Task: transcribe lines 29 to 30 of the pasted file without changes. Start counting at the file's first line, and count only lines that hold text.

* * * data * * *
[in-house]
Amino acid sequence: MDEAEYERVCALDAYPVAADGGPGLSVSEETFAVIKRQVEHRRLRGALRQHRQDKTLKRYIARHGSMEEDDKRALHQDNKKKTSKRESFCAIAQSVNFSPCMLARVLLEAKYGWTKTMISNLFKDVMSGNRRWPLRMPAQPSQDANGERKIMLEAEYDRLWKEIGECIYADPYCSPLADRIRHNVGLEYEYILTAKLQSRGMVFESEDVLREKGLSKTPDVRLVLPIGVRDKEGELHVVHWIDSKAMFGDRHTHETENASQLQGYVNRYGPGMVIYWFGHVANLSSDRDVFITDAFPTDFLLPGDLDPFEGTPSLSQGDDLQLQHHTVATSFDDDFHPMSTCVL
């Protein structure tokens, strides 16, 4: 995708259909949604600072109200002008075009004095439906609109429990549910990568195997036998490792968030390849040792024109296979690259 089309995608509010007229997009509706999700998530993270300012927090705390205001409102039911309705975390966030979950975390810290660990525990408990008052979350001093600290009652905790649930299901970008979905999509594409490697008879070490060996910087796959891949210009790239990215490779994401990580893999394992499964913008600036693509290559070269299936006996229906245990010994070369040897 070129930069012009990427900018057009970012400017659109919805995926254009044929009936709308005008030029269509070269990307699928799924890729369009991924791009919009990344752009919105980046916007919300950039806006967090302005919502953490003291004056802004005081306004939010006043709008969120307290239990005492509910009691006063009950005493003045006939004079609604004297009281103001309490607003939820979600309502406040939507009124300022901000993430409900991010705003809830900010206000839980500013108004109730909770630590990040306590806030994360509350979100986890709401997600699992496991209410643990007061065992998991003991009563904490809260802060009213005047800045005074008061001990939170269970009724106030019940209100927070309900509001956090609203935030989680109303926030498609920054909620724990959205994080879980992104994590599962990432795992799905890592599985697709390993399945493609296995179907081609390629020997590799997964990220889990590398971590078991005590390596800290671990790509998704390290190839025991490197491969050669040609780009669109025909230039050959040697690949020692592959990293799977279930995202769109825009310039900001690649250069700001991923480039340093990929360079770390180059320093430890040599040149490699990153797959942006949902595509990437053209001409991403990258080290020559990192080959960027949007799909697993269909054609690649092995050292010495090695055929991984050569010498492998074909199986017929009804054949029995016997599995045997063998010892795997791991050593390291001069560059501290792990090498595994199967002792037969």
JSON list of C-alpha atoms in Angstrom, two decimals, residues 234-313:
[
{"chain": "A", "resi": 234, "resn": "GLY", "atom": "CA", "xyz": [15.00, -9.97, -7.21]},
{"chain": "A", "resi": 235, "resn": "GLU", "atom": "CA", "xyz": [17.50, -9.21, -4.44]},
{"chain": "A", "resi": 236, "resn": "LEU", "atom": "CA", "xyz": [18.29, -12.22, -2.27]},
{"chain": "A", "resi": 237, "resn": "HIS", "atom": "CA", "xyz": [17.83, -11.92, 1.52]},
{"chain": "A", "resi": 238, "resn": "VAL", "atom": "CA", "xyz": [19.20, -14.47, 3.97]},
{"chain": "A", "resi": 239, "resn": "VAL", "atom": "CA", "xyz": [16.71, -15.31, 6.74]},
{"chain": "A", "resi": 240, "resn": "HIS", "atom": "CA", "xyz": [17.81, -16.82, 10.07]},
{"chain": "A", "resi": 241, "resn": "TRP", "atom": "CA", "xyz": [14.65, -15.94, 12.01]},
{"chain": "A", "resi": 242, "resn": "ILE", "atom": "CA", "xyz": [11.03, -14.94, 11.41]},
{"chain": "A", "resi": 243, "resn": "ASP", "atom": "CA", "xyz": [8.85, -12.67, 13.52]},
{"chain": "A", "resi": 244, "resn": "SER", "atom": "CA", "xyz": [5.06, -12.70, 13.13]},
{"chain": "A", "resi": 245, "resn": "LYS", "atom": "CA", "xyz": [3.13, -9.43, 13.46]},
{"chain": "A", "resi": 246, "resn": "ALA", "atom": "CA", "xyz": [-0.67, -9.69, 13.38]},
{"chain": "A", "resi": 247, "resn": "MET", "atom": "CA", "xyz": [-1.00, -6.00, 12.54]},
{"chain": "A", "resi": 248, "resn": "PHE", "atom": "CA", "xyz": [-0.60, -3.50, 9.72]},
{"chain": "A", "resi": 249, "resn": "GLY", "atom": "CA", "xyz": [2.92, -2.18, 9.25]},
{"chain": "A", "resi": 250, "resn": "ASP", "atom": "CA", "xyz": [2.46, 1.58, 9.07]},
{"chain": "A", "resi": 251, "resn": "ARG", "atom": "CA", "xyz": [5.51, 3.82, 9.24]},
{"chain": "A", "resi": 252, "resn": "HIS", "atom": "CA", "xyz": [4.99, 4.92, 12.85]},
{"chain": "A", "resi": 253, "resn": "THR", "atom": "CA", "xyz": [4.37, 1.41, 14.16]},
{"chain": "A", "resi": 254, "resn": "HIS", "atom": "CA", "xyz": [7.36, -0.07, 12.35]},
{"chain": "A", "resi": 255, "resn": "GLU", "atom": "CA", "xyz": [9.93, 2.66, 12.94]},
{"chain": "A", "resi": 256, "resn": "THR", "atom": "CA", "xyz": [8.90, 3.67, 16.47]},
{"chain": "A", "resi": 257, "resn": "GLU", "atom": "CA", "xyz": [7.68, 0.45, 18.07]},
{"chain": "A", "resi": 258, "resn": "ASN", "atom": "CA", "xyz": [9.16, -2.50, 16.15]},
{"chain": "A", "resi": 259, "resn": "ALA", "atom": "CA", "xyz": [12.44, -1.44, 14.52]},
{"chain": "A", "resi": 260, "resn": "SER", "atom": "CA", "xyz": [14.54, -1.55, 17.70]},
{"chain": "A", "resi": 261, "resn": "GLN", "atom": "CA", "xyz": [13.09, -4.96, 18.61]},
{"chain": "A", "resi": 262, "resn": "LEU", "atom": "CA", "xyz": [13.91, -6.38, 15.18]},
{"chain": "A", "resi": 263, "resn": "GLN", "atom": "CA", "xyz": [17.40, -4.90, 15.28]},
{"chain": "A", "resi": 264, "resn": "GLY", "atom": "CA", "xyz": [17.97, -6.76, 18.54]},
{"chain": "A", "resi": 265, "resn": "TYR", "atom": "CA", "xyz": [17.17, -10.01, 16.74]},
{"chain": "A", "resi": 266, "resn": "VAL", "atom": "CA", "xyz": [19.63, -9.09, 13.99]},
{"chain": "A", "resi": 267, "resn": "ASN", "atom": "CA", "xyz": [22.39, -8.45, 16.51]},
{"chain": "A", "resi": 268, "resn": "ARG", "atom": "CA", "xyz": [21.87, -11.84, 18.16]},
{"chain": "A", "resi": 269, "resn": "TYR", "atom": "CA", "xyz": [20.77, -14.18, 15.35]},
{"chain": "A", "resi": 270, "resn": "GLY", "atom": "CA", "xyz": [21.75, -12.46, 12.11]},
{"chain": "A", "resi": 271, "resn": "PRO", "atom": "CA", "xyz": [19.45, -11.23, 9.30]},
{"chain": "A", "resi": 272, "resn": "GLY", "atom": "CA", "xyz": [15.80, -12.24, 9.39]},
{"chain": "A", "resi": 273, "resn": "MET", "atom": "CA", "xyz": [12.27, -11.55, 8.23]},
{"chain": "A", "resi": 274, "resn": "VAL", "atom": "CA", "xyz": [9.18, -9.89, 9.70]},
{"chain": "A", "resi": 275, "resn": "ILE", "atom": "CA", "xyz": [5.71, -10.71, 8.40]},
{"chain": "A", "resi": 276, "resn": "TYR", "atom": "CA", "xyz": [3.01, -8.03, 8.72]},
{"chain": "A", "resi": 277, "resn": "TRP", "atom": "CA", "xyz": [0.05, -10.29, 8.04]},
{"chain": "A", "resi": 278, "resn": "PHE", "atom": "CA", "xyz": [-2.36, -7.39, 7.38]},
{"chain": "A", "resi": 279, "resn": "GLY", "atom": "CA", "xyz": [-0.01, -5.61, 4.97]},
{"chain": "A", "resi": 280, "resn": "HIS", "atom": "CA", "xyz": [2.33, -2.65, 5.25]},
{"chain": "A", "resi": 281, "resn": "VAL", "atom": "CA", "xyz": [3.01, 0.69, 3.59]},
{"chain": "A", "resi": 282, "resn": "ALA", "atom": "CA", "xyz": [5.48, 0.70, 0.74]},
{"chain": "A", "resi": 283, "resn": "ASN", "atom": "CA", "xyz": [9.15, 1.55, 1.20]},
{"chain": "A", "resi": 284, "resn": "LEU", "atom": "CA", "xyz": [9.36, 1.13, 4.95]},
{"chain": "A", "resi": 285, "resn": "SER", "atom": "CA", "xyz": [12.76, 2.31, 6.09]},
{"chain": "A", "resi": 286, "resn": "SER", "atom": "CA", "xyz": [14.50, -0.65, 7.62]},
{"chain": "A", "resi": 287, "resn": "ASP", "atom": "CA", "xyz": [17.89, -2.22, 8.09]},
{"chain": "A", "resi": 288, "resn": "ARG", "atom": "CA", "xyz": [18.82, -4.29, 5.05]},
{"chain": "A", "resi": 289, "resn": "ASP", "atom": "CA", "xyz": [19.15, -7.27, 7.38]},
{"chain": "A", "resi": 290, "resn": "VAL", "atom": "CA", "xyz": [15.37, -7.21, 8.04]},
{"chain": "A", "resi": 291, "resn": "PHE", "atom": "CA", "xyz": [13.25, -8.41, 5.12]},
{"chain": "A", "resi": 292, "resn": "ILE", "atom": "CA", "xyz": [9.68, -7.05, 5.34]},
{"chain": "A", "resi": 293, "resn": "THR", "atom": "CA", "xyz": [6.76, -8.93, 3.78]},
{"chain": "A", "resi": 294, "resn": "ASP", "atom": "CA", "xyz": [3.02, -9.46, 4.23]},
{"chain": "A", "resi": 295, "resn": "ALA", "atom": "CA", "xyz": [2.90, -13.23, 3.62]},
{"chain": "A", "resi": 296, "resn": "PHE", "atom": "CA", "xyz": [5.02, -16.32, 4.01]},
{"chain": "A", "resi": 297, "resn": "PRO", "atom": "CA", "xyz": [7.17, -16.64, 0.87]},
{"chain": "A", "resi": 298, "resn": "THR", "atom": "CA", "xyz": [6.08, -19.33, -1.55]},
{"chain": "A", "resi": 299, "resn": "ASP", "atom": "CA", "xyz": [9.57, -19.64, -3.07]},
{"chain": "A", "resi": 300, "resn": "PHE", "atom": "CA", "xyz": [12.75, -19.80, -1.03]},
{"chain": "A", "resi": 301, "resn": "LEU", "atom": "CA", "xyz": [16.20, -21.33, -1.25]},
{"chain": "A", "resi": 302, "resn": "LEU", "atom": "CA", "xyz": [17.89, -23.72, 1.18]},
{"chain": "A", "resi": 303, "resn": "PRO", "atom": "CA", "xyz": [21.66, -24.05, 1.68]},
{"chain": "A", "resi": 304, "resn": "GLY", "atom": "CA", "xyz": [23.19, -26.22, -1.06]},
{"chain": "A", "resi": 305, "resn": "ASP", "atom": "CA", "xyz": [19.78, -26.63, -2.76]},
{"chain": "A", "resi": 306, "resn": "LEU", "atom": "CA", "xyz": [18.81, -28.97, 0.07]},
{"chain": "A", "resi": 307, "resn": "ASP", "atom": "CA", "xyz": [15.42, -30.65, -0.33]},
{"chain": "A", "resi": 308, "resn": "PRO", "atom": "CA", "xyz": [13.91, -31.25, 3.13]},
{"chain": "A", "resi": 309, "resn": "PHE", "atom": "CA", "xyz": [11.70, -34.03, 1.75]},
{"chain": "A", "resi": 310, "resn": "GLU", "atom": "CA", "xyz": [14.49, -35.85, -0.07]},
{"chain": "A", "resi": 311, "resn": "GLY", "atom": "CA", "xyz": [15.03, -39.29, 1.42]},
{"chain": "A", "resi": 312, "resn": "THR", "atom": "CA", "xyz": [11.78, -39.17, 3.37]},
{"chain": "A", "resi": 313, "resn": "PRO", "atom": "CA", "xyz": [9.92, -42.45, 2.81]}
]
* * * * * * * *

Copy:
{"chain": "A", "resi": 257, "resn": "GLU", "atom": "CA", "xyz": [7.68, 0.45, 18.07]},
{"chain": "A", "resi": 258, "resn": "ASN", "atom": "CA", "xyz": [9.16, -2.50, 16.15]},